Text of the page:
3.1.  As far as possible, the storage of personal data for police purposes should be limited to accurate data and to such data as are necessary to allow police bodies to perform their lawful tasks within the framework of national law and their obligations arising from international law.

...

Principle 7 – Length of storage and updating of data

7.1.  Measures should be taken so that personal data kept for police purposes are deleted if they are no longer necessary for the purposes for which they were stored.

For this purpose, consideration shall in particular be given to the following criteria: the need to retain data in the light of the conclusion of an inquiry into a particular case; a final judicial decision, in particular an acquittal; rehabilitation; spent convictions; amnesties; the age of the data subject, particular categories of data.”

52.  Recommendation No. R (92) 1 of the Committee of Ministers on the use of analysis of deoxyribonucleic acid (DNA) within the framework of the criminal justice system (adopted on 10 February 1992) states, inter alia:

“...

8.  Storage of samples and data

Samples or other body tissue taken from individuals for DNA analysis should not be kept after the rendering of the final decision in the case for which they were used, unless it is necessary for purposes directly linked to those for which they were collected.

Measures should be taken to ensure that the results of DNA analysis are deleted when it is no longer necessary to keep it for the purposes for which it was used. The results of DNA analysis and the information so derived may, however, be retained where the individual concerned has been convicted of serious offences against the life, integrity or security of persons. In such cases strict storage periods should be defined by domestic law.

Samples and other body tissues, or the information derived from them, may be stored for longer periods:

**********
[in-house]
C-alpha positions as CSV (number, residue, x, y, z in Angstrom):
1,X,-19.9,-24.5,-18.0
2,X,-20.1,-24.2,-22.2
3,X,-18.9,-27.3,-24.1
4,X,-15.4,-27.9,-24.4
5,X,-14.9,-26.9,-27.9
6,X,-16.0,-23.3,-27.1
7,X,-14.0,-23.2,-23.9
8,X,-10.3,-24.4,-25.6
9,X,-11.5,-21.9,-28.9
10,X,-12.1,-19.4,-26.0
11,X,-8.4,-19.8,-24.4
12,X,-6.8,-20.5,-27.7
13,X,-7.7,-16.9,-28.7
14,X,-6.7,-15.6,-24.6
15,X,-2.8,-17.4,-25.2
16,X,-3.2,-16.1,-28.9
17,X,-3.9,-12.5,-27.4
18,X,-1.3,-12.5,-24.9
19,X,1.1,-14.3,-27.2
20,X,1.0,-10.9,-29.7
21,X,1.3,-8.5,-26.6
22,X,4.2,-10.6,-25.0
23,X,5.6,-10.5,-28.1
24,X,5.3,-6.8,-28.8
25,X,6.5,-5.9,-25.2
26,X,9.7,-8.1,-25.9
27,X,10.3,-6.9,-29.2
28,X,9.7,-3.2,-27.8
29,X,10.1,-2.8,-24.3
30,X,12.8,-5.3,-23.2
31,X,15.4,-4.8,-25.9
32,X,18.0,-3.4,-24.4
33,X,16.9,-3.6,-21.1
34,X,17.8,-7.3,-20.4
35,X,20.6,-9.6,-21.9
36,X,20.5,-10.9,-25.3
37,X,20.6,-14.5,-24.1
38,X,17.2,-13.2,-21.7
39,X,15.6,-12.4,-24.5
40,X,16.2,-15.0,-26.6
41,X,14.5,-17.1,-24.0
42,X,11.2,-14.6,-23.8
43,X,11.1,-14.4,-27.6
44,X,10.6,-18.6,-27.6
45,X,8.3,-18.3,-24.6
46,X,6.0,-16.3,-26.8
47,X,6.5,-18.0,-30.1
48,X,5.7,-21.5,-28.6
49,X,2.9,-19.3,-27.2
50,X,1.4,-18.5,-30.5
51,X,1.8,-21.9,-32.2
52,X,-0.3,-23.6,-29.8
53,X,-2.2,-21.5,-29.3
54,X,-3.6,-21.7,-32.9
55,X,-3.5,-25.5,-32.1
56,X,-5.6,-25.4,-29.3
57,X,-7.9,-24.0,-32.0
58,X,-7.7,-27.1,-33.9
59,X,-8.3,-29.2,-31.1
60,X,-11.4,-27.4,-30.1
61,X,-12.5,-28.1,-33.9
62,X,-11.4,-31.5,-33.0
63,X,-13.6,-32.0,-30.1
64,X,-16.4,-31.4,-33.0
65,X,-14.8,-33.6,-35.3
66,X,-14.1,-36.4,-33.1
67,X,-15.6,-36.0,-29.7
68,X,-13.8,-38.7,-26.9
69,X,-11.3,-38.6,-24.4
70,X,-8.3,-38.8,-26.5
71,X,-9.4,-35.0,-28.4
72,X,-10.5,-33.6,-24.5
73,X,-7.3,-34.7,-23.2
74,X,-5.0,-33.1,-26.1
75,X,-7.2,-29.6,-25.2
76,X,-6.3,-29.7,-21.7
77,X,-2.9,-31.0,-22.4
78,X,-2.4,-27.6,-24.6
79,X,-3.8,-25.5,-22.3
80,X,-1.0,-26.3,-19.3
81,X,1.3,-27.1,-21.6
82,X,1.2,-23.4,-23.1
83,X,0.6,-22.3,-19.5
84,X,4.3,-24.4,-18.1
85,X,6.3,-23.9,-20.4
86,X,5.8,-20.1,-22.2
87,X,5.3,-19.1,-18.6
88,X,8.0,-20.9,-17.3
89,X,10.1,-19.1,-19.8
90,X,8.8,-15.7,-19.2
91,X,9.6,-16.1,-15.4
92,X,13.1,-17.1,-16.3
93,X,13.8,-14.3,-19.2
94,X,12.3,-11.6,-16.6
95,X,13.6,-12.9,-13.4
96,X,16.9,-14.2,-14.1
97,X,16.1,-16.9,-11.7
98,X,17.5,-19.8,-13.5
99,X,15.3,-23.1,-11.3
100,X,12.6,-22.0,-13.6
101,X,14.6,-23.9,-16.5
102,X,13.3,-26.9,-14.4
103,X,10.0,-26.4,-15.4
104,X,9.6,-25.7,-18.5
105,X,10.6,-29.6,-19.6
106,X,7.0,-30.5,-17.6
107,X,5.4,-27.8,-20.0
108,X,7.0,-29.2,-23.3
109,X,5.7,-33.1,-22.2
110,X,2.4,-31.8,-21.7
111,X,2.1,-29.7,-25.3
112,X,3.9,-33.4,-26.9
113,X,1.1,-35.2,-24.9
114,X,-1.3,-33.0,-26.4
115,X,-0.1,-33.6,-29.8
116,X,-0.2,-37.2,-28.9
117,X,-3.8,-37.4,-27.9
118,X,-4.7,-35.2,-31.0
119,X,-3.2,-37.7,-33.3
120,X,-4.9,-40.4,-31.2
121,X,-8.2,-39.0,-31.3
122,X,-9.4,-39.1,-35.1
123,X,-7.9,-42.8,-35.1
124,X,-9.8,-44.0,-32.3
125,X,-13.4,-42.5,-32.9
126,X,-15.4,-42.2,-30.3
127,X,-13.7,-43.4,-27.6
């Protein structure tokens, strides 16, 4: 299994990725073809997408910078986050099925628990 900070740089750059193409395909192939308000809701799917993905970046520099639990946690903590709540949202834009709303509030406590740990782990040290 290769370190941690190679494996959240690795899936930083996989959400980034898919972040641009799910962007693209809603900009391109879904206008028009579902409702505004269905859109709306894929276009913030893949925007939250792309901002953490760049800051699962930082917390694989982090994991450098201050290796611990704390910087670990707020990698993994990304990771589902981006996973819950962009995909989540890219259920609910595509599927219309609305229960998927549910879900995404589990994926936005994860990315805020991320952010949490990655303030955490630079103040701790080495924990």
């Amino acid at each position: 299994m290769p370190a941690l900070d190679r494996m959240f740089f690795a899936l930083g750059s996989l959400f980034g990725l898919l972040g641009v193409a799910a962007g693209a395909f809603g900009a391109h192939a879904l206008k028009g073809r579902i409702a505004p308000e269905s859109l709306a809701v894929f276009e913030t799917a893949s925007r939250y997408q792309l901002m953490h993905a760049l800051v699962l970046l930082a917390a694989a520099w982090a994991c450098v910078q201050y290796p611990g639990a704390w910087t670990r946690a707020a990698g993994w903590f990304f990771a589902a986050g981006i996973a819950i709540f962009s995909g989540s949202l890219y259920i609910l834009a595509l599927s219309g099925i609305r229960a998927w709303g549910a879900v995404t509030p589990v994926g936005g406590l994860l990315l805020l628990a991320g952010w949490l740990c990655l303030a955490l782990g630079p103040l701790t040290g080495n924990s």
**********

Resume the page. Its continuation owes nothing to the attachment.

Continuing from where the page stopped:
- when the person concerned so requests; or

- when the sample cannot be attributed to an individual, for example when it is found at the scene of an offence.

....”

IV.  COMPARATIVE LAW

53.  Concerning the retention of DNA profiles following a conviction for a minor criminal offence four out of thirty one Council of Europe member Statessurveyed (Cyprus, Ireland, North Macedonia and Montenegro) have indefinite retention periods. Twenty States have retention periods limited in time (Albania, Austria, Belgium, Bosnia and Herzegovina, Croatia, Denmark, Estonia, Finland, France, Hungary, Latvia, Lithuania, the Republic of Moldova, the Netherlands, Norway, Poland, Portugal, Spain, Sweden and Switzerland). It may also be noted that some of those states for example Belgium and Latvia do not provide for retention of data for ‘administrative’ offences, but only for criminal offences. Of those twenty, seven have a defined retention period (either general, or for more serious offences) linked to the date of death of the convicted person (Bosnia and Herzegovina, Denmark, Finland, the Republic of Moldova, the Netherlands, Norway and Switzerland). Of those seven, the legislation of the Netherlands specifies the longest retention period of twenty years from the date of death for serious offences, with decreasing periods for less serious offences. Three member States (the Czech Republic, Germany and Malta) do not have specific retention periods but have various substantive limitations on the data retention and require periodic assessments to determine whether the substantive requirements for a prolonged retention are met. Four are without relevant regulation (San Marino, Georgia, Lichtenstein and Romania).